Students will create a document (brochure, Prezi, poster, etc.) to explain the life cycle of a one product in the south.

Artifacts for proof of learning (use these as students work to verify and adjust learning of each student):

Maps

Share Out

Chart

Research Notes

Formative assessment involves making decisions measured against learning objectives and success criteria.  What do you do when students have not shown mastery? What do you do when they have mastered the objective?  Knowing what you expect and what you are looking for allows you to ask meaningful questions to help students along the path.

This pace will vary depending on the standards.  Setting clear objectives and success criteria will allow you to help students focus their learning.  The role of educator has changed from being the holder of knowledge to the guide of knowledge.  Mindfully setting up activities that allow students to apply their prior knowledge and move towards your standards will engage students and therefore increase the learning happening in your classroom.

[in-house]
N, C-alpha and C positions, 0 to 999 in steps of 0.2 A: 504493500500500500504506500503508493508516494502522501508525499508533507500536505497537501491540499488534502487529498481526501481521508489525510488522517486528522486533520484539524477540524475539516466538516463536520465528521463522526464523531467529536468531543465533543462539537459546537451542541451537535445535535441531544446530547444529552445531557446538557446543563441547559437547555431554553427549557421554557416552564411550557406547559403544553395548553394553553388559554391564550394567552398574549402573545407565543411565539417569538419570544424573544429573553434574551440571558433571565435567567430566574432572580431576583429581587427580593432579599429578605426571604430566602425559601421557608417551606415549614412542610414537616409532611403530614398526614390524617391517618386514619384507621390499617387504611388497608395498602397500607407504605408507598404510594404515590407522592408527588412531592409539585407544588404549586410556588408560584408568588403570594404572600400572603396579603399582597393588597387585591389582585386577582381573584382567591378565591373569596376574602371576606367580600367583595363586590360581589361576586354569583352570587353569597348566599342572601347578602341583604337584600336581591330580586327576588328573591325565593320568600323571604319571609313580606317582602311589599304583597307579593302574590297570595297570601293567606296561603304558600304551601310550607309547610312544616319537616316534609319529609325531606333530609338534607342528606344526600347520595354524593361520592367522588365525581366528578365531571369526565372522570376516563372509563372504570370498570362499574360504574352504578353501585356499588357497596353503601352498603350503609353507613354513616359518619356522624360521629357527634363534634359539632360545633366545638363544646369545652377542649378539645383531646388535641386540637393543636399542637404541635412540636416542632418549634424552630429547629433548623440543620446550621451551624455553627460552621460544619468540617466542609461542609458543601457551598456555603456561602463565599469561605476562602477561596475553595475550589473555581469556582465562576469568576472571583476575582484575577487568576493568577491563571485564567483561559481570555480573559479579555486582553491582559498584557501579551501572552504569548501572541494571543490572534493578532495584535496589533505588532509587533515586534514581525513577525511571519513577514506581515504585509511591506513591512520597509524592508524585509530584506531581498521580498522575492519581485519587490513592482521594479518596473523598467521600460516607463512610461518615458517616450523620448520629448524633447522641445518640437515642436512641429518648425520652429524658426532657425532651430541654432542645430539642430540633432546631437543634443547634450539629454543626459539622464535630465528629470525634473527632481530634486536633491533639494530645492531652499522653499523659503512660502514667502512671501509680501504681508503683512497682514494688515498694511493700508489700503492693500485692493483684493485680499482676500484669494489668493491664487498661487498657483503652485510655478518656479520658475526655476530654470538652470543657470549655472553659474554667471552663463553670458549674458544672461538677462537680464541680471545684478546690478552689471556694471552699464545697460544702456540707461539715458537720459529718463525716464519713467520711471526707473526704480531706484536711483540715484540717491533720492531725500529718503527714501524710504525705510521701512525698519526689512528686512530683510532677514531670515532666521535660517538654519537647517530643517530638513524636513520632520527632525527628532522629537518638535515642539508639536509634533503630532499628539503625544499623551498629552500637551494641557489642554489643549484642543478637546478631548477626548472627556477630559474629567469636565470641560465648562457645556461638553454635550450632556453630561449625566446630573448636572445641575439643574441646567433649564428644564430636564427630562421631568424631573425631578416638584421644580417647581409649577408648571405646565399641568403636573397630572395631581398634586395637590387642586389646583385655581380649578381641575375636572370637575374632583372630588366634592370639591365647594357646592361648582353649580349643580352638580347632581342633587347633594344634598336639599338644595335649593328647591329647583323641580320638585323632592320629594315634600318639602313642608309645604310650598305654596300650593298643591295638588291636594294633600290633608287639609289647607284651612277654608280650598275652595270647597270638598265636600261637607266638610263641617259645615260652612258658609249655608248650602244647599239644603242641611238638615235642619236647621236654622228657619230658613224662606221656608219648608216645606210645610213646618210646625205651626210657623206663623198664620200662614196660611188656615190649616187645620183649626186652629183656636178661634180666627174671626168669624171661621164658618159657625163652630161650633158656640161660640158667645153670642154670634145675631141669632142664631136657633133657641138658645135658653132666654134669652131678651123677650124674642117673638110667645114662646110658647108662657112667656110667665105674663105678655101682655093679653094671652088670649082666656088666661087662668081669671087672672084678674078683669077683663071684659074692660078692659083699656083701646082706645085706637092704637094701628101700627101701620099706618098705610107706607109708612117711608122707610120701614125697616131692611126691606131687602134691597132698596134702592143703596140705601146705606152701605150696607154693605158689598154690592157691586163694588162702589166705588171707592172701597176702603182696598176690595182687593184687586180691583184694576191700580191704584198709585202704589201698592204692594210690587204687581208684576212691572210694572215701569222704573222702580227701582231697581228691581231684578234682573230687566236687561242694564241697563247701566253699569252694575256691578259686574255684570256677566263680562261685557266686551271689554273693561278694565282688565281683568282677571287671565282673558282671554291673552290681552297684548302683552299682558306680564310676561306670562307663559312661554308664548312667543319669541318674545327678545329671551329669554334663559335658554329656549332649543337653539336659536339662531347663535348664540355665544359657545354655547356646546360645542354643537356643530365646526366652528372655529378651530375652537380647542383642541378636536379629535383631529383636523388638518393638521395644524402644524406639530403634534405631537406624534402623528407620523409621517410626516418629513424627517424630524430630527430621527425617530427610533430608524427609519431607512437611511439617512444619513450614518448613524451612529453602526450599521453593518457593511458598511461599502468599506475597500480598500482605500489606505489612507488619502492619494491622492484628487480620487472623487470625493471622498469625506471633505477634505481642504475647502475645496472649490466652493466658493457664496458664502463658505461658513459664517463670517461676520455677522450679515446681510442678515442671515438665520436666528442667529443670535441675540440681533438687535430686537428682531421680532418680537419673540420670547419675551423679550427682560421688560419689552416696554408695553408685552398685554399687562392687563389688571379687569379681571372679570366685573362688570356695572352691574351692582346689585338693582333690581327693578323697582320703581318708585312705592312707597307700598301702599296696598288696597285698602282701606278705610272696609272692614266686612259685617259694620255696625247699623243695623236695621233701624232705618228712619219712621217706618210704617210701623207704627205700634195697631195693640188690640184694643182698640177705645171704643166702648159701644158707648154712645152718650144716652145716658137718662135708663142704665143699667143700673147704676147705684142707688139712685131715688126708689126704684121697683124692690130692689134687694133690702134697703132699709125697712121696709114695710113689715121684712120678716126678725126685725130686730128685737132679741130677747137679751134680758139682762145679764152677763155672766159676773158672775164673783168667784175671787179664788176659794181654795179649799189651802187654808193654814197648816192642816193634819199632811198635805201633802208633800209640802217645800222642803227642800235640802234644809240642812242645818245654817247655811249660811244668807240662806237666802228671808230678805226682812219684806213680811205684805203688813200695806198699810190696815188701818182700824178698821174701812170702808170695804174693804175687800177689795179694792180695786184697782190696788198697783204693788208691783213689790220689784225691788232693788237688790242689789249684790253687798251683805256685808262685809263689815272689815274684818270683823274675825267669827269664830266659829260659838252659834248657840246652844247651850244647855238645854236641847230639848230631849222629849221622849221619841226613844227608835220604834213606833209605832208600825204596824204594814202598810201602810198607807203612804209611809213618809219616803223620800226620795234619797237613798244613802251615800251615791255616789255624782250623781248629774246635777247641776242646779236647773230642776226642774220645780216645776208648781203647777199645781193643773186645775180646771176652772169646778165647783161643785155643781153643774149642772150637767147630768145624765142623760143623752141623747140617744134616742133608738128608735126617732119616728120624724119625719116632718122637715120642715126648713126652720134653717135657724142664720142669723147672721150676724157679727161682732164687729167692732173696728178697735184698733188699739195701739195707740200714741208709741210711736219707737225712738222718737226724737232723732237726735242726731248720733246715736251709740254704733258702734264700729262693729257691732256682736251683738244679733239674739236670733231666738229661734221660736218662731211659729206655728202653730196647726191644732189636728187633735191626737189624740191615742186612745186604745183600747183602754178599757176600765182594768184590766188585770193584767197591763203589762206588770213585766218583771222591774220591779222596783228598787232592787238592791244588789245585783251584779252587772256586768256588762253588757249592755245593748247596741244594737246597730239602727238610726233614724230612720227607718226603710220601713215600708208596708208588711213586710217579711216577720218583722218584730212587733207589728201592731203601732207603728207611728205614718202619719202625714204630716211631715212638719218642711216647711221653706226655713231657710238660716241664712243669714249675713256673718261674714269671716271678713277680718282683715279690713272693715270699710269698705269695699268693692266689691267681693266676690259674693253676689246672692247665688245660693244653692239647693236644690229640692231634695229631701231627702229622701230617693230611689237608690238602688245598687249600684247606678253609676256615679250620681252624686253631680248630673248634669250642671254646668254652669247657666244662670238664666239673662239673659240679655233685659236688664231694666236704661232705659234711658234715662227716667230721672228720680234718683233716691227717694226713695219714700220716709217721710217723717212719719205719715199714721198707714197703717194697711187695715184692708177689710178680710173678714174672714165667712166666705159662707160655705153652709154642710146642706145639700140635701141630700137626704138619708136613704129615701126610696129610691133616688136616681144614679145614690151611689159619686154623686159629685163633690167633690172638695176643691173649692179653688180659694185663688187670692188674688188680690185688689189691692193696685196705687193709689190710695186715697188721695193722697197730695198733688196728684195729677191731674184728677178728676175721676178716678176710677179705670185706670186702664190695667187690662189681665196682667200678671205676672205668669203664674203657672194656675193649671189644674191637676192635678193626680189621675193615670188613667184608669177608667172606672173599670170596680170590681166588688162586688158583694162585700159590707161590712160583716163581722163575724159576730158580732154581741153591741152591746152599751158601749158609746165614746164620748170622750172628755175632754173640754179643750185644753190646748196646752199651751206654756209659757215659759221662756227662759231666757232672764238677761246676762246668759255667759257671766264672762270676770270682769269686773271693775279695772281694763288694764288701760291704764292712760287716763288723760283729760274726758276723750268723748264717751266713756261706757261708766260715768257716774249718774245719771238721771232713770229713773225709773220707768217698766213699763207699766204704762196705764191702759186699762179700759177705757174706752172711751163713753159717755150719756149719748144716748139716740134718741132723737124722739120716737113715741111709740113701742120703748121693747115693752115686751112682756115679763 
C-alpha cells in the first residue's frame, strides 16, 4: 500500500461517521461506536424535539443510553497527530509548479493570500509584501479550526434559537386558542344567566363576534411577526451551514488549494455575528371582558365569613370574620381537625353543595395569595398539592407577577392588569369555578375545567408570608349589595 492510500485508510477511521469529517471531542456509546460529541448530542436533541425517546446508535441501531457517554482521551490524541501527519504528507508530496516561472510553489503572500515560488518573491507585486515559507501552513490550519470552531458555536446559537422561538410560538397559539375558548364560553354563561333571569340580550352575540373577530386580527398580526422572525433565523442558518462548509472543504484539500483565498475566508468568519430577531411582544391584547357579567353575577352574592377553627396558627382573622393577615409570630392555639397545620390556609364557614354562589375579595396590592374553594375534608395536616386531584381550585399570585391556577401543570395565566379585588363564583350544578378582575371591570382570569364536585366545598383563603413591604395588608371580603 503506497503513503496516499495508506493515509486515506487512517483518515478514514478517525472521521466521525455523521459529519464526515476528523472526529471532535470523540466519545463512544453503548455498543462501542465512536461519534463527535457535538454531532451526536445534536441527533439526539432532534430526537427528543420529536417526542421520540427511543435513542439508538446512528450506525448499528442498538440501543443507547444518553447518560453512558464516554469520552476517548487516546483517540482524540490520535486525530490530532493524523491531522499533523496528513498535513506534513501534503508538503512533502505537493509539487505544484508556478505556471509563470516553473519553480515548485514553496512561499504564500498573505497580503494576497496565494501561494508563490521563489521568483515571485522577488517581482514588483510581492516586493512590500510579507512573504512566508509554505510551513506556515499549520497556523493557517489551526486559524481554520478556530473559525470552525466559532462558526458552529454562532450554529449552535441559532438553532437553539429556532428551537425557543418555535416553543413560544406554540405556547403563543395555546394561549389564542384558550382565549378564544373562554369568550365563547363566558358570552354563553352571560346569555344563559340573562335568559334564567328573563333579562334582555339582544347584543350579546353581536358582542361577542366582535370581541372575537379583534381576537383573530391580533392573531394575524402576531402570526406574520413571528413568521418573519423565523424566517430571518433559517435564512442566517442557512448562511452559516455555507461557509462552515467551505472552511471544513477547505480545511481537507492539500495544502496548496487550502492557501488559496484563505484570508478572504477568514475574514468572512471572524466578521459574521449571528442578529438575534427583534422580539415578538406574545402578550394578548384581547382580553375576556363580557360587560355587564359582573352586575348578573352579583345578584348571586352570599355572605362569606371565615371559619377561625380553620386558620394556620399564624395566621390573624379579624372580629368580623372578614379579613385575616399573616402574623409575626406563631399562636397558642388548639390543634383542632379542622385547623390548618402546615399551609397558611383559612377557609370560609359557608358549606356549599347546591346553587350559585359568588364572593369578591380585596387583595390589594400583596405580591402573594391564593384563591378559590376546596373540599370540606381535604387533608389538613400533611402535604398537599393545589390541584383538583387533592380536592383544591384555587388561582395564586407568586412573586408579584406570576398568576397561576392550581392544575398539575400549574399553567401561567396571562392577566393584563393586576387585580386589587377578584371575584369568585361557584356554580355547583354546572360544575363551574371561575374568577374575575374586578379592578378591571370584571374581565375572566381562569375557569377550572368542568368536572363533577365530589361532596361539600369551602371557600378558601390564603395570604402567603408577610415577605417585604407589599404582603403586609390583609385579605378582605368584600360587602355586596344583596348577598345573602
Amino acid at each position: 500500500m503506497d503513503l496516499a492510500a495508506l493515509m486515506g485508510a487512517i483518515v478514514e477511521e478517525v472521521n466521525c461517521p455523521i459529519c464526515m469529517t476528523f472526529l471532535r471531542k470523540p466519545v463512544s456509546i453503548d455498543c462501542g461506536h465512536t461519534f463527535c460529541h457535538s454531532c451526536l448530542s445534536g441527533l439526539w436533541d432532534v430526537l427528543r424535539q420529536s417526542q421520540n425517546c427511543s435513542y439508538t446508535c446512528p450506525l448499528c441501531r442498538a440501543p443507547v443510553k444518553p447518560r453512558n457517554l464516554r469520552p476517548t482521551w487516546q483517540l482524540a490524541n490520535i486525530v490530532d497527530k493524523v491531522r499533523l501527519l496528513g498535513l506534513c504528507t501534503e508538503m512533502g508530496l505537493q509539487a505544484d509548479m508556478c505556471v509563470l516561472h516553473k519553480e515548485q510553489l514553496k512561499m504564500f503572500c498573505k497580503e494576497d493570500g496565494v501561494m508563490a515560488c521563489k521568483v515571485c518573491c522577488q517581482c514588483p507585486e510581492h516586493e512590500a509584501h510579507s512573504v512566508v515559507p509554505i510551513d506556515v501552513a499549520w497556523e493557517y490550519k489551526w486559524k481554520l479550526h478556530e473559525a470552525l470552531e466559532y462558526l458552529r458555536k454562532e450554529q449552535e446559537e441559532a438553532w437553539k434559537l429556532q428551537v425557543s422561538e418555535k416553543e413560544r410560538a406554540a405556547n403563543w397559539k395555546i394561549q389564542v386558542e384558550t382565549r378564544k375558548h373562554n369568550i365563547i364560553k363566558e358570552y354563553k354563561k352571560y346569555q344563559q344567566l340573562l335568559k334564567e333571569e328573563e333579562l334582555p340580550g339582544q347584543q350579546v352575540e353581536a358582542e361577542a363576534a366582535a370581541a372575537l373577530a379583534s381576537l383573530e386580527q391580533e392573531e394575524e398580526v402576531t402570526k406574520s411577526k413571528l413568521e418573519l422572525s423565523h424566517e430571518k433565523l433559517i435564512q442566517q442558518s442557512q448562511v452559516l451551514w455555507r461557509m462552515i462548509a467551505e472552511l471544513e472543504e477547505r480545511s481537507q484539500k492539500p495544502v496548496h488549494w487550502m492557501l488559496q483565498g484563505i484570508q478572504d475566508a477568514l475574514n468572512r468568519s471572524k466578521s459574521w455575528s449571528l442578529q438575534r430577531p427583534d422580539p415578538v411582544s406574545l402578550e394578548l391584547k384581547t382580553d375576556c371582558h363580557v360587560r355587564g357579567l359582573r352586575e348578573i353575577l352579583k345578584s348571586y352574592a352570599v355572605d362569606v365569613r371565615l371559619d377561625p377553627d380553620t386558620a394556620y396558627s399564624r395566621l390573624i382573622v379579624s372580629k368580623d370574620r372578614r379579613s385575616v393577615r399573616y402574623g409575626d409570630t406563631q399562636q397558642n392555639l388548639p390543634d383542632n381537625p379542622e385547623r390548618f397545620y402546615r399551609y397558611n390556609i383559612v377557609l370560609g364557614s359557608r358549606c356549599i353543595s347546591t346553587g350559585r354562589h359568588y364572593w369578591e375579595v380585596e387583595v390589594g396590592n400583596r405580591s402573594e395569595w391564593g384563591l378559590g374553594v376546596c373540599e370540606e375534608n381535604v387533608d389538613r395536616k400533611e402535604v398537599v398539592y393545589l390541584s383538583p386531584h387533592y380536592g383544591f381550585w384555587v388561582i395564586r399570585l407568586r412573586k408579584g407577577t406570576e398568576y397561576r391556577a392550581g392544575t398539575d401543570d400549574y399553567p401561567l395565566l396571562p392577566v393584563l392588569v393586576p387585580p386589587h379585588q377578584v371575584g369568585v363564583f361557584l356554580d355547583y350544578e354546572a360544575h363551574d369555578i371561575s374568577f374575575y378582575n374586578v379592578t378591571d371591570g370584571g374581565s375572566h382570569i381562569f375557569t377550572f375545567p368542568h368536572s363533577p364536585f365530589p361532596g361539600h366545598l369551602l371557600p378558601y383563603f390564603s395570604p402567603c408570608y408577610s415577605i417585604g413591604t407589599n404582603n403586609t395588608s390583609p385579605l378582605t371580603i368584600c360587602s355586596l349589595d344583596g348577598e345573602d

To read more about how Lori uses formative assessments in the classroom, click here.

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About the Author:

Lori Rice is a fourth-grade teacher at West Elementary in Wamego, Kansas, who has taught K-2 reading as well as kindergarten, first grade and fourth grade for the past 19 years. Her students read books that are held together by tape, and because of budget cuts her school does not have a full-time librarian, art teacher, technology teacher or music teacher. As a result, she says, “our schedules are limited and cannot be arranged for what is best for students.”

One Comment

  1. […] it is old-fashioned, but it shows me mastery of content. Summative assessment has a place among formative assessment in learning.    We spent time today reviewing the learning from this unit with a cafe […]